Particle-wave duality defines subatomic particles as behaving as both particles and waves, not one or the other (subatomic particles exhibit properties of both). The uncertainty principle states that you can't know both the position and momentum of a particle certainly (if you know one with certainty, the other is very uncertain).
Particle-wave duality arises from actual observations of the properties of subatomic particles. The uncertainty principle can be explained in a thought experiment. So let's say you see a bird. Light hits the bird and bounces back to your eye, and you see the bird. Now let's say you want to "see" an electron. Well, the electron is too small for visible light, so we'll hit it with a gamma ray. The gamma ray comes back, but what happened to the electron? The gamma-ray might have given some of its momentum to the electron, so the electron is no longer where you thought it was and you don't know how fast it's moving. Things are pretty uncertain.
Now let's apply this to fusion. Let's imagine that our nuclei are made of paint on a canvas. Rather than being dots, like we would expect, they're more like streaks, and the thicker areas of the streaks are where the nucleus most probably is. Now we'll make the repulsive electromagnetic barrier (the Coulomb Barrier) a wall. If the nucleus was ball like, it would hit the wall and bounce back. But let's say it's like our canvas streak. The streak comes at the wall, and we'd expect it to stop and bounce back, but what if one of those thinner areas on the end makes it through the wall. Maybe it's so thin, that it was just able to pass through. This means that the tiny piece that passed through represents a tiny probability that the nucleus passes through the repulsive Coulomb barrier and fuses.
This example is to bring light to the reality: many nuclei that participate in fusion reactions don't have sufficient energy to do so. What actually happens is that due to their probabilistic nature, they are able to "tunnel" through the electromagnetic barrier, and the strong force takes over.
This was a pretty intense look at the theory. Now we're gonna look at how a fusion reaction is made on Earth.
Nuclear Fusion Part 2: Fusor
Alright, the theory wasn't so bad. Now we have a pretty good idea of what to do, but how do we go about doing it? This next section is going to look into the practical concepts. I've detailed the construction of my device, and some other designs.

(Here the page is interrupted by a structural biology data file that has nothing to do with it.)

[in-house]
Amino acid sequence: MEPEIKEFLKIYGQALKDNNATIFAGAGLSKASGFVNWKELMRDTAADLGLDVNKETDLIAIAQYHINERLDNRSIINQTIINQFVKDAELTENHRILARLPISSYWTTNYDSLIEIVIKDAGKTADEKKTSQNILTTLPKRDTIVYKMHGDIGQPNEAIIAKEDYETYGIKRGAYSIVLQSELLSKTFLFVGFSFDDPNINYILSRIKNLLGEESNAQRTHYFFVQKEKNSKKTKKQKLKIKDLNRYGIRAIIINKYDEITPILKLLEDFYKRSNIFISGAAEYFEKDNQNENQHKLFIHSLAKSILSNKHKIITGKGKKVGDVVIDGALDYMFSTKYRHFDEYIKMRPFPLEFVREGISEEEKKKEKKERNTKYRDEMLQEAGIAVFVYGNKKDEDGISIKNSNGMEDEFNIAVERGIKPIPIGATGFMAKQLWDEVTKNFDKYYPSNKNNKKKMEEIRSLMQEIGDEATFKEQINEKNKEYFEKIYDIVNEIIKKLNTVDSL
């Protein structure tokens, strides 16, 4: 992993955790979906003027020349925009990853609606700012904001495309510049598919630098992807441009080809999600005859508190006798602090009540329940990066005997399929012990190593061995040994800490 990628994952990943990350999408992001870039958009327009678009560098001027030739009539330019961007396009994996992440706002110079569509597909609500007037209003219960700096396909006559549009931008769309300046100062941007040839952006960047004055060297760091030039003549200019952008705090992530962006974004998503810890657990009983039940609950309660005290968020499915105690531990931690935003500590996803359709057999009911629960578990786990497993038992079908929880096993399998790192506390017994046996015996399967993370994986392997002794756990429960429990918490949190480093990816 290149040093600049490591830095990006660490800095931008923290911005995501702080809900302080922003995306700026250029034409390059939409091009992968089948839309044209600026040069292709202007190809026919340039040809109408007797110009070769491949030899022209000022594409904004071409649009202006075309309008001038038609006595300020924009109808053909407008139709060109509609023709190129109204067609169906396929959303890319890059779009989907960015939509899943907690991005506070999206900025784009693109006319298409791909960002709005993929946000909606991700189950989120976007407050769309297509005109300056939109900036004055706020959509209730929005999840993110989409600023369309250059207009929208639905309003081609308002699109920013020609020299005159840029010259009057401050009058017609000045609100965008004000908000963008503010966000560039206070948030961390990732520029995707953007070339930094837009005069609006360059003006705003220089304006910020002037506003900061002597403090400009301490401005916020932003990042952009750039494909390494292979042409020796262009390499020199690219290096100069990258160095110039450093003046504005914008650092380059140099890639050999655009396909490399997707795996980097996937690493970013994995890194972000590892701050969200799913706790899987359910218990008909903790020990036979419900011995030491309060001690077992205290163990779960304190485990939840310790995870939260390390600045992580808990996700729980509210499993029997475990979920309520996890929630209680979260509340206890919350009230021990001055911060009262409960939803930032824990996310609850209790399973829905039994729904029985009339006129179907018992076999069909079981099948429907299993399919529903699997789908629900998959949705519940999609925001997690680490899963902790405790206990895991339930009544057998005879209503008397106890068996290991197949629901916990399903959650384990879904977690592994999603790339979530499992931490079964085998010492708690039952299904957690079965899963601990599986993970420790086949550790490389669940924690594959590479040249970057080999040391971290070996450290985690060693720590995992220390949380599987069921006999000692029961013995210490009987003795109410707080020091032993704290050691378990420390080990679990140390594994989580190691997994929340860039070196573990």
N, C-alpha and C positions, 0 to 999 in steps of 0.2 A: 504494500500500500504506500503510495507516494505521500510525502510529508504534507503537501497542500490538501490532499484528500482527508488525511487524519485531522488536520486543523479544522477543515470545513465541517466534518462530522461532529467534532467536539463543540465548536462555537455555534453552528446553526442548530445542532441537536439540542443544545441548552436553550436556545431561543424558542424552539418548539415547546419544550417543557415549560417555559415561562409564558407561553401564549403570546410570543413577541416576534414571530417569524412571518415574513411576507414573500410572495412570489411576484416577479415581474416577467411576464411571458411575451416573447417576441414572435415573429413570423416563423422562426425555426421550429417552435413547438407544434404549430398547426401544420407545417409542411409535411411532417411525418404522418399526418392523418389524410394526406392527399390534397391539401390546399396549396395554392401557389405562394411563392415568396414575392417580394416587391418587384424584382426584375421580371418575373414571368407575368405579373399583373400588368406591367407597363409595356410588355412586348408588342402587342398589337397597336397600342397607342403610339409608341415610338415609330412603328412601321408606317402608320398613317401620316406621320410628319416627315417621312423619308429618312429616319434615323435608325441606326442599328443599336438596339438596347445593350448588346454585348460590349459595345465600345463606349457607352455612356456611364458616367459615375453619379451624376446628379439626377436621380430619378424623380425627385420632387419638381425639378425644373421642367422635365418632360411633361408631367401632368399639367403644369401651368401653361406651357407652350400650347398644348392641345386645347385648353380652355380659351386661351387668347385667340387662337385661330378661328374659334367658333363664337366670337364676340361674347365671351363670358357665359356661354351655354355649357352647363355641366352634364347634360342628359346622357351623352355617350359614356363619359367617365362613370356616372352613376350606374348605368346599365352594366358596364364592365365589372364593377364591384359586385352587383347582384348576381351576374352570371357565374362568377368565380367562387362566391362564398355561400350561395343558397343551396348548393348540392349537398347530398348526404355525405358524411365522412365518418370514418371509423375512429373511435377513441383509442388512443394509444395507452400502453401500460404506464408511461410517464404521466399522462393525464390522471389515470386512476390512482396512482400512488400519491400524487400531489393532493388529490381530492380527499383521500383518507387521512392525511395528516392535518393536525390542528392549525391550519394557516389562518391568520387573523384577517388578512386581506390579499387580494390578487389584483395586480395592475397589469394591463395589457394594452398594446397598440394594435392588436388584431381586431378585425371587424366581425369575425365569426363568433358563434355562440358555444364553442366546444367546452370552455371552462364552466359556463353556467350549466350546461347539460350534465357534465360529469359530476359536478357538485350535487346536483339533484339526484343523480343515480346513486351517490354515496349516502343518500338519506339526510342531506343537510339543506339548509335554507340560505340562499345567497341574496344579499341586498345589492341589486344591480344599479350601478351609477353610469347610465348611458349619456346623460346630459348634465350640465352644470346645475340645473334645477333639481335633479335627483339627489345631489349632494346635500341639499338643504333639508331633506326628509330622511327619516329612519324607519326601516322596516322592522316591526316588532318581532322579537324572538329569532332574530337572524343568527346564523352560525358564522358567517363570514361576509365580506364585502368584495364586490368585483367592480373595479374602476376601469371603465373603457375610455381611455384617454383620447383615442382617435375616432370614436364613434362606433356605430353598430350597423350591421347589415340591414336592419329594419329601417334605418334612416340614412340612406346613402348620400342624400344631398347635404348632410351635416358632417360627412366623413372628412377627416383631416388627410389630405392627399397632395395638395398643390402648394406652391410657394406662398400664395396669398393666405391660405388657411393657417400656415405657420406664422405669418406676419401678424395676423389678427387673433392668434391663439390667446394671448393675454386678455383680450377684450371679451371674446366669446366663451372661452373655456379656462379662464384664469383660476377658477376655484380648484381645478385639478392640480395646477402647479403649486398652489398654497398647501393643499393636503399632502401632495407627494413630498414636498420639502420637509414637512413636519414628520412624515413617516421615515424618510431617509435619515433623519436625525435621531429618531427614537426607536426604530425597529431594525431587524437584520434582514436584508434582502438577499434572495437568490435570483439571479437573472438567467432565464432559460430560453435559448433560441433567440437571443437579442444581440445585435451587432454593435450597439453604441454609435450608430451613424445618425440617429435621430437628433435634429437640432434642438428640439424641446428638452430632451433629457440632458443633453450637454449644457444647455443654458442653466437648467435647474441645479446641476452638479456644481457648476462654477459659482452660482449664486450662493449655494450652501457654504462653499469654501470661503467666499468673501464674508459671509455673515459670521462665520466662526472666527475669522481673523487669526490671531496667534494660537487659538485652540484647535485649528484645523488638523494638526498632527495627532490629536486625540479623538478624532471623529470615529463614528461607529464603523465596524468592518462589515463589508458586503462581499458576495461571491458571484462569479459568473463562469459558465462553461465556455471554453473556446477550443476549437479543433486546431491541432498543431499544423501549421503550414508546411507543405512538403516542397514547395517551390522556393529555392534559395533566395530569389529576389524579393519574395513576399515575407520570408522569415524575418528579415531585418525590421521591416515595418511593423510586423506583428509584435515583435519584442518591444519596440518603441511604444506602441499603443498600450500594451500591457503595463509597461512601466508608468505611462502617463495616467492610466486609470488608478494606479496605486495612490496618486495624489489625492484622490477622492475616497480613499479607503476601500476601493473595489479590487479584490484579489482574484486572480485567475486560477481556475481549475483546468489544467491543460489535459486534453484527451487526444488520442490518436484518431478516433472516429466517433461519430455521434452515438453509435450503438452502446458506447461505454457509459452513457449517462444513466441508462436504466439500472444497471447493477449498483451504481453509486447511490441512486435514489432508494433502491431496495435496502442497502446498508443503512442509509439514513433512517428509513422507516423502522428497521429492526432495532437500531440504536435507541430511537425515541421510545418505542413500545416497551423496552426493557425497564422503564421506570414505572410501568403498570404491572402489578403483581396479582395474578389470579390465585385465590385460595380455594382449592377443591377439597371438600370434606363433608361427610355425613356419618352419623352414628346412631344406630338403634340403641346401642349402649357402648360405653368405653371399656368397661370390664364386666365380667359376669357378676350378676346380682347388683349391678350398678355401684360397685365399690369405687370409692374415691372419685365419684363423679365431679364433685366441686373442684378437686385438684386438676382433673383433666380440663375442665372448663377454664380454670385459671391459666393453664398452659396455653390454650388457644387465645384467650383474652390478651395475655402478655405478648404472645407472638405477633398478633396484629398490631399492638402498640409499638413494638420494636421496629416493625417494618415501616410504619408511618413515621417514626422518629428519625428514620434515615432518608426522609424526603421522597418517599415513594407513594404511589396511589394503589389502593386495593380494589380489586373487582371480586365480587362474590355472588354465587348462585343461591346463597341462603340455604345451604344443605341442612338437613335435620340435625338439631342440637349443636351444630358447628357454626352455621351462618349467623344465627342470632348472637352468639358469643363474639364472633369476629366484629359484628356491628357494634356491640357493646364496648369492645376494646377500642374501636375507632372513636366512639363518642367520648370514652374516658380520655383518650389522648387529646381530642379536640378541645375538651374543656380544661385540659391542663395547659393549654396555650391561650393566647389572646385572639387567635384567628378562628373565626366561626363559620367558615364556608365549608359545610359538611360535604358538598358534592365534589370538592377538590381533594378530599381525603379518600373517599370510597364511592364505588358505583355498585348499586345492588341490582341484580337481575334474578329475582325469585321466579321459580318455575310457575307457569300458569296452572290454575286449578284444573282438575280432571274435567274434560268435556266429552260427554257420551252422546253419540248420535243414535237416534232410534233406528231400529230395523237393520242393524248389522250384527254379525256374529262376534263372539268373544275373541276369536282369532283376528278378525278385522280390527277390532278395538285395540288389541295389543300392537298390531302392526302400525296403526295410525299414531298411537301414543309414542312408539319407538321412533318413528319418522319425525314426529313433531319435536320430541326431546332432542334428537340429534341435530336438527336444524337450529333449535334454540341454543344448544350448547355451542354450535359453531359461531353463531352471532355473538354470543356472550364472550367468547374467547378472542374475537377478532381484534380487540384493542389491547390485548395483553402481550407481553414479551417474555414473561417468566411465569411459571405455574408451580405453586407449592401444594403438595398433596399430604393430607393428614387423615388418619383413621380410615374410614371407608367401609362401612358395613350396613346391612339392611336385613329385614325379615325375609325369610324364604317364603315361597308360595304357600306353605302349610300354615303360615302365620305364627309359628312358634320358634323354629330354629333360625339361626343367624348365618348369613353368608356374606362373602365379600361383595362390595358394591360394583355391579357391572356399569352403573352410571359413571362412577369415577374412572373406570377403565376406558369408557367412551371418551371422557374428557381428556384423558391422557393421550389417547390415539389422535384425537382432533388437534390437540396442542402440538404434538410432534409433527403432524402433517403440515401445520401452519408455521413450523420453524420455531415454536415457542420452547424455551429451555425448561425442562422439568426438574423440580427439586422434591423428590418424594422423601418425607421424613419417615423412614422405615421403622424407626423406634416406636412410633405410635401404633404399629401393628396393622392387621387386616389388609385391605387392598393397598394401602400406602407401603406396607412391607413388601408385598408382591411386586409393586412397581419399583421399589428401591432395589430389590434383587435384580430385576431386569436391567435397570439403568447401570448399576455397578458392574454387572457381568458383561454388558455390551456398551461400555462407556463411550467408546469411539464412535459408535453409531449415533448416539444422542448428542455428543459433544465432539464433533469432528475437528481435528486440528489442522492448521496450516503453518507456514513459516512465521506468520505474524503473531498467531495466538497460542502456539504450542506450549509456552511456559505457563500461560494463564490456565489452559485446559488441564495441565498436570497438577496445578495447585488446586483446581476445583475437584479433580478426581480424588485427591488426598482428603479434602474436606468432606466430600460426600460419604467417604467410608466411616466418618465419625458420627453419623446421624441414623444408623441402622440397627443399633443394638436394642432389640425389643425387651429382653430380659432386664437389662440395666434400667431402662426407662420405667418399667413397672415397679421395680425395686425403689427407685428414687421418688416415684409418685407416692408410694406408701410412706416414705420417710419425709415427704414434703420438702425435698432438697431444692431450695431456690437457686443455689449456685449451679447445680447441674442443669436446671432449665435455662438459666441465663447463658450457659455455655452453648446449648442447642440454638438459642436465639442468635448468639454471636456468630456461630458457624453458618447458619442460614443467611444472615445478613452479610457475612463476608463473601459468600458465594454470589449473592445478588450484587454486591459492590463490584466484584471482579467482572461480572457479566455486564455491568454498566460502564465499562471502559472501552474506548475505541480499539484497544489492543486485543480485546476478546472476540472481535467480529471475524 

Part 0 of Part 2: The History
The history of practical fusion starts with the proposition of fusion reactions in stars, after Einstein's groundbreaking publications on relativity. British astrophysicist Arthur Eddington suggested that stars produce energy turning hydrogen into helium in his 1926 paper, Internal Constitution of the Stars (further work on nucleosynthesis in stars was done by Hans Bethe, who won a Nobel Prize for his work). Using particle accelerators (see my particle accelerator page for more info about accelerators) designed by John D. Cockroft and Ernest T.S. Walton (early pioneers of particle physics research) Ernest Rutherford (widely considered the father of nuclear physics, having discovered the proton/nucleus, and theorized the existence of the neutron) performed early fusion experiments in the thirties, shooting protons at a deuterium target, and creating deuterium to helium fusion reactions. His assistant, Mark Oliphant, further developed early fusion reactions, discovering tritium (the third isotope of hydrogen, consisting of a proton and two neutrons) and helium-3 (an isotope of helium), demonstrating the fusion of heavy-hydrogens. Accelerator fusion devices produced reactions, but on a very small scale. With the rise of fission devices (particularly nuclear weapons), physicists like Enrico Fermi explored the idea of fission-driven fusion reactions (theoretically). Intrigued by Fermi's ideas, Edward Teller tried to apply them experimentally, succeeding with the creation of a thermonuclear weapon design in the early fifties, which would be used extensively to develop new weapons. Meanwhile, other researchers, chiefly in the Soviet Union and the U.S.A. explored practical fusion reactions for an energy source.